The flowing and undulating lines in the piano serve as the centerpiece for this piece for piano and string quartet. The piece was inspired by the geometric representation of launched trajectories, and as the piece evolves, the piano reaches further and further into space. To showcase the piano on this piece, I’ve included a short video of myself demo’ing the piano part on a disklavier; a modern day piano player
For all of you gear heads out there, I laid out my microphone selection below. Wonder what ALL those microphones are for? Check out the details on the mic selection and how they were used.
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I recorded at Oktaven Studios, just north of NYC. It has become the go to location for classical music recording due to it’s vintage recording equipment, amazing piano, and classical music pedigree. I had the pleasure of working with house engineer Charles Mueller.
Most of the mics that were selected were ribbon and vintage tube microphones. I wanted a very warm sound to balance the somewhat mechanical nature of the music, and these mics provided a very organic and intimate quality.
In the above photo, you will see the “room” microphones I used for the recording session. The main mics used in the mix were the 2 Neumann TLM49. These large diaphragm microphones are inspired by the M49 and M50 microphones, a main stay of orchestral music recording for over 50 years. The wide “outrigger” mics were Gefell UM70 Microphones, another vintage selection. In the mix, these wider microphones allowed me to beef up the size of the recording when the music got loud and big. The 3rd pair of room mics were the Royer R121 Ribbon Mics. These mics were stacked on top of each other and arranged in a “Blumlein” configuration. In the mix, these mics allowed me to pull a really wide stereo image while keeping an intimate feel.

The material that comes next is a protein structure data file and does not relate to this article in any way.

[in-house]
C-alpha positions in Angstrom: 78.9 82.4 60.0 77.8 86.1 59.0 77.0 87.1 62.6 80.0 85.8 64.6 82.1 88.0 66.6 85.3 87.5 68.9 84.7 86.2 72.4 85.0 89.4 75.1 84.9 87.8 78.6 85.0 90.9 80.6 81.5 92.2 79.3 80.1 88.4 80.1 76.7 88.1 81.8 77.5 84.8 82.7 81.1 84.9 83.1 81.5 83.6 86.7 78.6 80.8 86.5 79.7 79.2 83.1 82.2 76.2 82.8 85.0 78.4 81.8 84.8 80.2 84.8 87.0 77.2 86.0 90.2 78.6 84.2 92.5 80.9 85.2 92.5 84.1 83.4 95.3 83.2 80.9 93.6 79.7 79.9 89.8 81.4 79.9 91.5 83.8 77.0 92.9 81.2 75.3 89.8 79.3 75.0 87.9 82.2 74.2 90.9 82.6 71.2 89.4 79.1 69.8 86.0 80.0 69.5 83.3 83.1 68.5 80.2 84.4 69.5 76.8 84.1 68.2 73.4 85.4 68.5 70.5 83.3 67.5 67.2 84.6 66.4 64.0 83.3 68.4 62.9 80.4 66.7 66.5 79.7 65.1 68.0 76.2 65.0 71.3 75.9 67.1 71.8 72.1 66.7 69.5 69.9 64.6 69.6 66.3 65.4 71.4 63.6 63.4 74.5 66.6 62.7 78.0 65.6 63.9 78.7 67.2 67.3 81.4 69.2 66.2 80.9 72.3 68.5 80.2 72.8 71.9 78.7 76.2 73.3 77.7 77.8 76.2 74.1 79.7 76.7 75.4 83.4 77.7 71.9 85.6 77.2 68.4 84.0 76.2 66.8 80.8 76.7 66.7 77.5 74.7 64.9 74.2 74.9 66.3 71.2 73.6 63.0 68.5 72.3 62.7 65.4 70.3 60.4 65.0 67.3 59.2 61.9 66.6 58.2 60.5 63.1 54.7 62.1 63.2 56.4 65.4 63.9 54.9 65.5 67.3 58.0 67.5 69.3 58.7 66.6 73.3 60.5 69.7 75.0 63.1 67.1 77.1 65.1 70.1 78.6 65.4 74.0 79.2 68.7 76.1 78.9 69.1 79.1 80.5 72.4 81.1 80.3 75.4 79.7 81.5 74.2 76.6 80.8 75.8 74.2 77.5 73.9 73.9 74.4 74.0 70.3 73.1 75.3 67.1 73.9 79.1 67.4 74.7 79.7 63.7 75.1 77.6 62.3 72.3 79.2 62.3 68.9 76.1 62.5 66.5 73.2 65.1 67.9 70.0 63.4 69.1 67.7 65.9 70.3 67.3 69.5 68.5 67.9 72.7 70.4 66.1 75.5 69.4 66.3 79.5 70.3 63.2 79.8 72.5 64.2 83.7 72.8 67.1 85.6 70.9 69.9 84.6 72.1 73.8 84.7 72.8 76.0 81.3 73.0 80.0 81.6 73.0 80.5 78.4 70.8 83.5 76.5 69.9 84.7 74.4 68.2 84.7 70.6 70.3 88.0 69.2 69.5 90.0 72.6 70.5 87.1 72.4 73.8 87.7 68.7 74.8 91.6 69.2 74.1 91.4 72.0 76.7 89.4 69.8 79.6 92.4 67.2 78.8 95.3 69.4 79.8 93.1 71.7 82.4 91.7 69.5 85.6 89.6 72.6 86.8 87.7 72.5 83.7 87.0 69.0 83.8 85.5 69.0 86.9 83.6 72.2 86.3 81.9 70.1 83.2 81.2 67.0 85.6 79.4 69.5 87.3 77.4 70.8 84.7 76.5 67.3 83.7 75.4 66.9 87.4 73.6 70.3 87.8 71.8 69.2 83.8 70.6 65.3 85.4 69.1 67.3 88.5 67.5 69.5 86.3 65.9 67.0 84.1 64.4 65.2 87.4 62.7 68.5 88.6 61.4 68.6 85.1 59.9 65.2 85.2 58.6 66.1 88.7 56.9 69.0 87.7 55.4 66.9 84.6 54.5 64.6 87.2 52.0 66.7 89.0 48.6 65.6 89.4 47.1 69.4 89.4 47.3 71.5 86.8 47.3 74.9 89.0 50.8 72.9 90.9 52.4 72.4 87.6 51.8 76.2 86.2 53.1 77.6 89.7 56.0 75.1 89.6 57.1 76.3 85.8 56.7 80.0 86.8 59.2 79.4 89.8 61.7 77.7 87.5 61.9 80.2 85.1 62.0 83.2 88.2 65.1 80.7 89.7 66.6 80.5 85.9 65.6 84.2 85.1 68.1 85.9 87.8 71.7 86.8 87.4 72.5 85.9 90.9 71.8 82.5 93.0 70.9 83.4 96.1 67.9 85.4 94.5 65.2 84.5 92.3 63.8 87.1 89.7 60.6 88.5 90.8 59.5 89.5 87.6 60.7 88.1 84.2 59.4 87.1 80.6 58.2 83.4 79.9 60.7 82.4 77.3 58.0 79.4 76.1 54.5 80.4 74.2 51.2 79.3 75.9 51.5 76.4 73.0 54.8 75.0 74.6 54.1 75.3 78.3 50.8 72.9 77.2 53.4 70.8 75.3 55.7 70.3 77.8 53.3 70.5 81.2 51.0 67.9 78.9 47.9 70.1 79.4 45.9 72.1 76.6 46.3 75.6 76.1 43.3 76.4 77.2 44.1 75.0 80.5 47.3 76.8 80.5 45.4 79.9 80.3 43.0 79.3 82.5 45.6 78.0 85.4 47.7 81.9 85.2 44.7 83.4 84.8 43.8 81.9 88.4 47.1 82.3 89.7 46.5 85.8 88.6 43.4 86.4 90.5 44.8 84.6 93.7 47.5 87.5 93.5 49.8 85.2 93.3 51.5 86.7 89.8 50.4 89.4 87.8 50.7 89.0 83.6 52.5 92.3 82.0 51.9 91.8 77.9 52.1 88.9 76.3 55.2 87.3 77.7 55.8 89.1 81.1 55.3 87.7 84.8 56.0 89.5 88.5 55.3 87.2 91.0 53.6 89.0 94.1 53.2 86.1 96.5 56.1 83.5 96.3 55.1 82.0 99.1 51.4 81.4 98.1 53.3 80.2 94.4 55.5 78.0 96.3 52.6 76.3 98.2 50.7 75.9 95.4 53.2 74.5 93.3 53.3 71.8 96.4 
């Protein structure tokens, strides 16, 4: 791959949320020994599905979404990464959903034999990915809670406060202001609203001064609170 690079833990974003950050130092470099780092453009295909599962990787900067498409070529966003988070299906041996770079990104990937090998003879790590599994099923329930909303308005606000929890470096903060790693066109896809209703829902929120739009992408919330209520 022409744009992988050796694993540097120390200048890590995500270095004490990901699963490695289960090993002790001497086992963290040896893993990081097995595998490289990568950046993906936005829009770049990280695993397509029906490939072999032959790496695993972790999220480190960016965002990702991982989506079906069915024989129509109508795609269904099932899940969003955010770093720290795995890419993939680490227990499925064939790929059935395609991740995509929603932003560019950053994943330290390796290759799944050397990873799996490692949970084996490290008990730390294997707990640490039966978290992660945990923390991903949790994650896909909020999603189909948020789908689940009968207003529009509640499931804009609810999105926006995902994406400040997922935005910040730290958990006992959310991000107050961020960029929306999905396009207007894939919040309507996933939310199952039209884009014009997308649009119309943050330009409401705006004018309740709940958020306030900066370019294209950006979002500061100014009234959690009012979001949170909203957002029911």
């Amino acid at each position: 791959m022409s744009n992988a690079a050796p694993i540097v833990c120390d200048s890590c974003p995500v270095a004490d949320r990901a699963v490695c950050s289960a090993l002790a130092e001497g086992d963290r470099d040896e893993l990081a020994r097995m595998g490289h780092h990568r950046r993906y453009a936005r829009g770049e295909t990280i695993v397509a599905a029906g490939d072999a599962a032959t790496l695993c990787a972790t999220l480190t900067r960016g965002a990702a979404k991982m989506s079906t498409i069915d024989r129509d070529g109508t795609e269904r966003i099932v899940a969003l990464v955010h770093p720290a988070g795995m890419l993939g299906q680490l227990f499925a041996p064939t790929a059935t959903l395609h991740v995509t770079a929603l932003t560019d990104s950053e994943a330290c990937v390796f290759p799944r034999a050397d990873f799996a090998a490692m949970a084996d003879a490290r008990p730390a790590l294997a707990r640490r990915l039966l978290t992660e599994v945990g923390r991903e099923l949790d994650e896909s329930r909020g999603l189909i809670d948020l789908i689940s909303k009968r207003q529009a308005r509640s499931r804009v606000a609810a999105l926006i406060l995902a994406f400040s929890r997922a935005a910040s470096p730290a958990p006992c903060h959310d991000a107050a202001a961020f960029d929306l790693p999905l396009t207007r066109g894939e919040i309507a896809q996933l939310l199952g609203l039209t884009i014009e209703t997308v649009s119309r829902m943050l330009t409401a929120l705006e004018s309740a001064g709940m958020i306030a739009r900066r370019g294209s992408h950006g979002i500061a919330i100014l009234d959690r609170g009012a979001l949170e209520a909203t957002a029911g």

For the piano close mics, I opted for 2 stereo Oktaven studios custom M49 microphones above the lid to capture the resonance of the studio’s beautiful Hamburg Steinway D. In addition, there were 2 Brauner VM1 tube microphones placed closer to the strings when more definition was needed on the instrument.
On each of the violins, there was a Coles 4038 ribbon microphone placed a few feet above. This remains one of my favorite all time microphones, and my go to microphone for warm violin recordings.
For the cello, 2 close microphones were used. The larger RCA 44BX dates back to 1938 and was used to capture the low round end of the instrument. The AKG C 414EB condenser microphone hanging above the cello was used to capture a more detailed sound, which was very useful when showcasing this beautiful instrument on the many cello solos!
The Viola close mic utilizes the warm, open sound of the AEA N8 ribbon microphone. It captured the nuances of some of Lev’s beautiful viola solos, while still maintaining a natural sound.